What will you do if the decision makers are away?
Do you need to get statements approved by legal/compliance?
What is your “out of office hours” emergency plan?
How will you communicate quickly with your company employees?
DON’T- Miscommunicate Your Message
One of the problems of a PR crisis is the panic it creates. Shareholders can see stocks dropping, CMOs are trying to locate online passwords, employees are worried about their jobs and writers are rushing to put out statements. This hotbed of panic can lead to poor decisions and a miscommunication of your message. In fact, miscommunication is one of the biggest causes of bad PR fallout on social media.
Analyse your core communication channels and how you can effectively utilise them during a PR crisis.
Key social media channels (Facebook, Linkedin, Twitter)
Email your database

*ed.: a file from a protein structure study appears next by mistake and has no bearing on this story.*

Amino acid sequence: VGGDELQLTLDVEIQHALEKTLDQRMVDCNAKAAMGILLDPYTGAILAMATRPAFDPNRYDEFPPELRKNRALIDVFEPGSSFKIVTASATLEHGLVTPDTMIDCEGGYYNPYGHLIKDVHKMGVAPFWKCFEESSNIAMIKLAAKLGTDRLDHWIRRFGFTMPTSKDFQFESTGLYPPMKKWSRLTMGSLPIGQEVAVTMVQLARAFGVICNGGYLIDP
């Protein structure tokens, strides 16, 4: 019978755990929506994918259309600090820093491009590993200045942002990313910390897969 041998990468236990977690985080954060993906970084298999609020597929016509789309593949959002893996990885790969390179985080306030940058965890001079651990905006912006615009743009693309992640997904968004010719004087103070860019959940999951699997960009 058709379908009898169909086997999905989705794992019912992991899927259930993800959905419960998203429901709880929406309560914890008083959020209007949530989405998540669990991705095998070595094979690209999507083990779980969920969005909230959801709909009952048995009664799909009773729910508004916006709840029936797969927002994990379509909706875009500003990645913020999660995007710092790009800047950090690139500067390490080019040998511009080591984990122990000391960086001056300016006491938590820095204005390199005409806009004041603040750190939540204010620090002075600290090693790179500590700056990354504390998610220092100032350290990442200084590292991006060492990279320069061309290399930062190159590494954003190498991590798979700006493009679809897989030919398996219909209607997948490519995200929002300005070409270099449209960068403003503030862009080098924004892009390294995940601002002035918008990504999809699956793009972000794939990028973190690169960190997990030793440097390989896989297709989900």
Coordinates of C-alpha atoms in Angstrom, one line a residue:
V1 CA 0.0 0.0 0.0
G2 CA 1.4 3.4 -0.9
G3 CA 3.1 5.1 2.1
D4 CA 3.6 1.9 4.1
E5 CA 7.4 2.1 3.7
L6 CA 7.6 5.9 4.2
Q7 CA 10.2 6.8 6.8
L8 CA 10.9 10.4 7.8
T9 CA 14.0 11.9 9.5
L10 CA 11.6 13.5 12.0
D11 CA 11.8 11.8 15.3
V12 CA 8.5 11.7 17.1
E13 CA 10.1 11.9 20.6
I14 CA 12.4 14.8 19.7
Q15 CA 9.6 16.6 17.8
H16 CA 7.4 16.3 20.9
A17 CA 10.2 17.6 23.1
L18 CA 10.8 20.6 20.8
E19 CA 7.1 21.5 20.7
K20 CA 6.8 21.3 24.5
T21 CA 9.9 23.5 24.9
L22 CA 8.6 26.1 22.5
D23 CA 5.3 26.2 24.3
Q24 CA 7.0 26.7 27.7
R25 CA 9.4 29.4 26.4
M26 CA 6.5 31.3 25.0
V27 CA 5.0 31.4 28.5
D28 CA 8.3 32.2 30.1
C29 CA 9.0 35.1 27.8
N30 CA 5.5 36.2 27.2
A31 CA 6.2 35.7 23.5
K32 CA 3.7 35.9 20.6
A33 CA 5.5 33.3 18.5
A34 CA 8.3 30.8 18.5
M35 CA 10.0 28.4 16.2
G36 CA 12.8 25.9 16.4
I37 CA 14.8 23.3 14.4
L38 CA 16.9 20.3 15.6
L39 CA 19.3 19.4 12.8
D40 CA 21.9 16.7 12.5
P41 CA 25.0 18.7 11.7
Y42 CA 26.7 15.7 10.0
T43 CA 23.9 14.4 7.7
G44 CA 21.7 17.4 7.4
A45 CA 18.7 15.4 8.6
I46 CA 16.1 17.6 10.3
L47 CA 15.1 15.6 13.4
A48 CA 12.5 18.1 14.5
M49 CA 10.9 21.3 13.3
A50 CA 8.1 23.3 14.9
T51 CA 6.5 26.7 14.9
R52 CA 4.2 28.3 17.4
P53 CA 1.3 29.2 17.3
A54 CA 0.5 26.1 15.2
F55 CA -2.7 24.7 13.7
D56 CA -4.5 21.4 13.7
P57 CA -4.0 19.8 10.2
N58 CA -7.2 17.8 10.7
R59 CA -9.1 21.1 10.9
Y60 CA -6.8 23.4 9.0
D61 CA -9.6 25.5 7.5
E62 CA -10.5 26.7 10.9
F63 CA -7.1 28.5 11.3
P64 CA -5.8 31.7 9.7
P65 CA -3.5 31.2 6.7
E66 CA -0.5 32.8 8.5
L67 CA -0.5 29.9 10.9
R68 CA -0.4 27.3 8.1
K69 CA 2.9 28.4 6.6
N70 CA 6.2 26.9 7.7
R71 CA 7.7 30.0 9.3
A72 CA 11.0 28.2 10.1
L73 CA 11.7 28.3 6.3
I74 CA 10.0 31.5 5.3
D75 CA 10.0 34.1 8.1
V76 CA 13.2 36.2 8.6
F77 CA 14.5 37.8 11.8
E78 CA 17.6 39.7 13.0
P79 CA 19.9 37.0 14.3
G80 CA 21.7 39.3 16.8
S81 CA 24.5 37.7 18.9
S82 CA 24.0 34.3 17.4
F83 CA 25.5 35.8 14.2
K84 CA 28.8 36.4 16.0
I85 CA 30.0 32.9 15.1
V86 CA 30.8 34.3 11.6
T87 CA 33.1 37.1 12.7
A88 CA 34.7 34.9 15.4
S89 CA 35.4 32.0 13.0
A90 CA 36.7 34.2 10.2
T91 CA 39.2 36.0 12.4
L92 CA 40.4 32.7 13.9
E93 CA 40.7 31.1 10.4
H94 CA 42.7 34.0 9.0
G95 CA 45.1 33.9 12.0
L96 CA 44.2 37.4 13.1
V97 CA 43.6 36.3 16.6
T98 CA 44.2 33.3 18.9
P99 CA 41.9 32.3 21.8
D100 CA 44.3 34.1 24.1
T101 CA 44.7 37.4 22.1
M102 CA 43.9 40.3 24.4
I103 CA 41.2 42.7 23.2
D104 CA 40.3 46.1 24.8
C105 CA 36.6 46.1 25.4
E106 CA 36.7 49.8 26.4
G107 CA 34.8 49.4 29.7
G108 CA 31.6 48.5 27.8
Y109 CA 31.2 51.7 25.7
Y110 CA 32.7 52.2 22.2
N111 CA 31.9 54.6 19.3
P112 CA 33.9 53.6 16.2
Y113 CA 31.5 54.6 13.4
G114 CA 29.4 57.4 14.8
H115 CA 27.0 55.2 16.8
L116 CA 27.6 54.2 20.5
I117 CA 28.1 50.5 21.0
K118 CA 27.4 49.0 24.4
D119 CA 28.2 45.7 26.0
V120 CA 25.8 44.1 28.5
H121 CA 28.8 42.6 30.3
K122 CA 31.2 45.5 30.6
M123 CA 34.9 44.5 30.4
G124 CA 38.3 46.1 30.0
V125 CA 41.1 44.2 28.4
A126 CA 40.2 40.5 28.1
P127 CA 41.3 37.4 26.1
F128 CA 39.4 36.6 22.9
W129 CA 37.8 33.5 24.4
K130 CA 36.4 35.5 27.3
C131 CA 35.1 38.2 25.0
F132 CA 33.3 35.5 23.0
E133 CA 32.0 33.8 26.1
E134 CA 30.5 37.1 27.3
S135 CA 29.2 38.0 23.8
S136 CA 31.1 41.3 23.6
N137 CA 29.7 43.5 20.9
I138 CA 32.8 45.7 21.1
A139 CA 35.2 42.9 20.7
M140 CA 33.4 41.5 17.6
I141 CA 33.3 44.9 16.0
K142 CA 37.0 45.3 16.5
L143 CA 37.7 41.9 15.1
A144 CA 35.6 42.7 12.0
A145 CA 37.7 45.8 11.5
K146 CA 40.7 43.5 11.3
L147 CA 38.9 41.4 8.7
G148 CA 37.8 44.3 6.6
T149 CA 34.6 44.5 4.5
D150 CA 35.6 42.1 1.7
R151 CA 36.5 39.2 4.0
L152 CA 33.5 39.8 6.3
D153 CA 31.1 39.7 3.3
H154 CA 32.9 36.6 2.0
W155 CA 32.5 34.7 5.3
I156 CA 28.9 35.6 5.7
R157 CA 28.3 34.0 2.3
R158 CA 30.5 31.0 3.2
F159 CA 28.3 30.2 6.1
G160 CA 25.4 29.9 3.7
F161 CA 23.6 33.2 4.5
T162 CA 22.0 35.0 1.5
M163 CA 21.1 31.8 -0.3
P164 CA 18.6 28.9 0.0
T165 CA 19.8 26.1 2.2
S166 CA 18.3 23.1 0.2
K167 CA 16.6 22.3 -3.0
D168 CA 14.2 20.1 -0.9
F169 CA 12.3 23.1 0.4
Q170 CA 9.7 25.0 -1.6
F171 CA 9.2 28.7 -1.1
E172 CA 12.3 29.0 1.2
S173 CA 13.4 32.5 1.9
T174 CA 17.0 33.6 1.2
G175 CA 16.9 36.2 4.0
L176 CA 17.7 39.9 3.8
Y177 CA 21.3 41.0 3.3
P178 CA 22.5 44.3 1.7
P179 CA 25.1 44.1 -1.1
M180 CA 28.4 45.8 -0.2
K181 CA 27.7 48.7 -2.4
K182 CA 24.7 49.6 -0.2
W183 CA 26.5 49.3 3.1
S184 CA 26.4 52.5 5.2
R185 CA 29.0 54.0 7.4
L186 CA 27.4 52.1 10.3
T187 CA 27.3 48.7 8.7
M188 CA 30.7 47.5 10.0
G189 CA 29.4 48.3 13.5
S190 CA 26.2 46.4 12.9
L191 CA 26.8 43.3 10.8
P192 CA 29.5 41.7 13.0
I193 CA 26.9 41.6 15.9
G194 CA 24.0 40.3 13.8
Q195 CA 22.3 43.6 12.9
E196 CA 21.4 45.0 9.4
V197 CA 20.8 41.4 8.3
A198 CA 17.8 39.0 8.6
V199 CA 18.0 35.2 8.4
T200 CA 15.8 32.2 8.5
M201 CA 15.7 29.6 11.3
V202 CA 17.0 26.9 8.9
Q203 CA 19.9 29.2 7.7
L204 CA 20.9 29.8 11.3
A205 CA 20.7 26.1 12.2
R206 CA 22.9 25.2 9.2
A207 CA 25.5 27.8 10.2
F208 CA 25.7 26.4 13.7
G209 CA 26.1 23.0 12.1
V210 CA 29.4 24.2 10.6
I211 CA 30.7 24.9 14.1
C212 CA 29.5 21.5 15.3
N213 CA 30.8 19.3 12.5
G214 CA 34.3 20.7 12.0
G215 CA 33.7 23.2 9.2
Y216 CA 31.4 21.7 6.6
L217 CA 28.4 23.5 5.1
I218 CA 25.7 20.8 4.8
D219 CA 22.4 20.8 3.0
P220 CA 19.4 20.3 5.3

Update your website homepage
Issue a strategic press release
And in the panic of the moment be sure to double check the following:
Your statement has been approved by decision makers/legal/compliance
There are no spelling or grammar errors in it
Any scheduled social media posts or campaigns are paused
Update any ads if necessary
Be sure that your words convey the right message
EXAMPLE – United Airlines
A classic example of a company in a PR flap was the unfortunate United Airlines. The company’s stock and online reputation was trashed after videos of a passenger being violently dragged off an overbooked plane circulated online. United Airlines however, made the PR disaster worse due to their poor social media management and ill-advised comments. Let’s start with the Oscar Munoz’ “apology”:
Yes, he used the phrase “re-accommodate”.And that wasn’t their only slipup. The company was also accused of deleting critical user posts and spreading conflicting messages on different channels.
By the time United had issued a sincere apology, consumer perception dropped to a 10-year low. Social media was rife with memes and other airlines were swooping in to take the business.
Do– Handle Your Social Media Calmly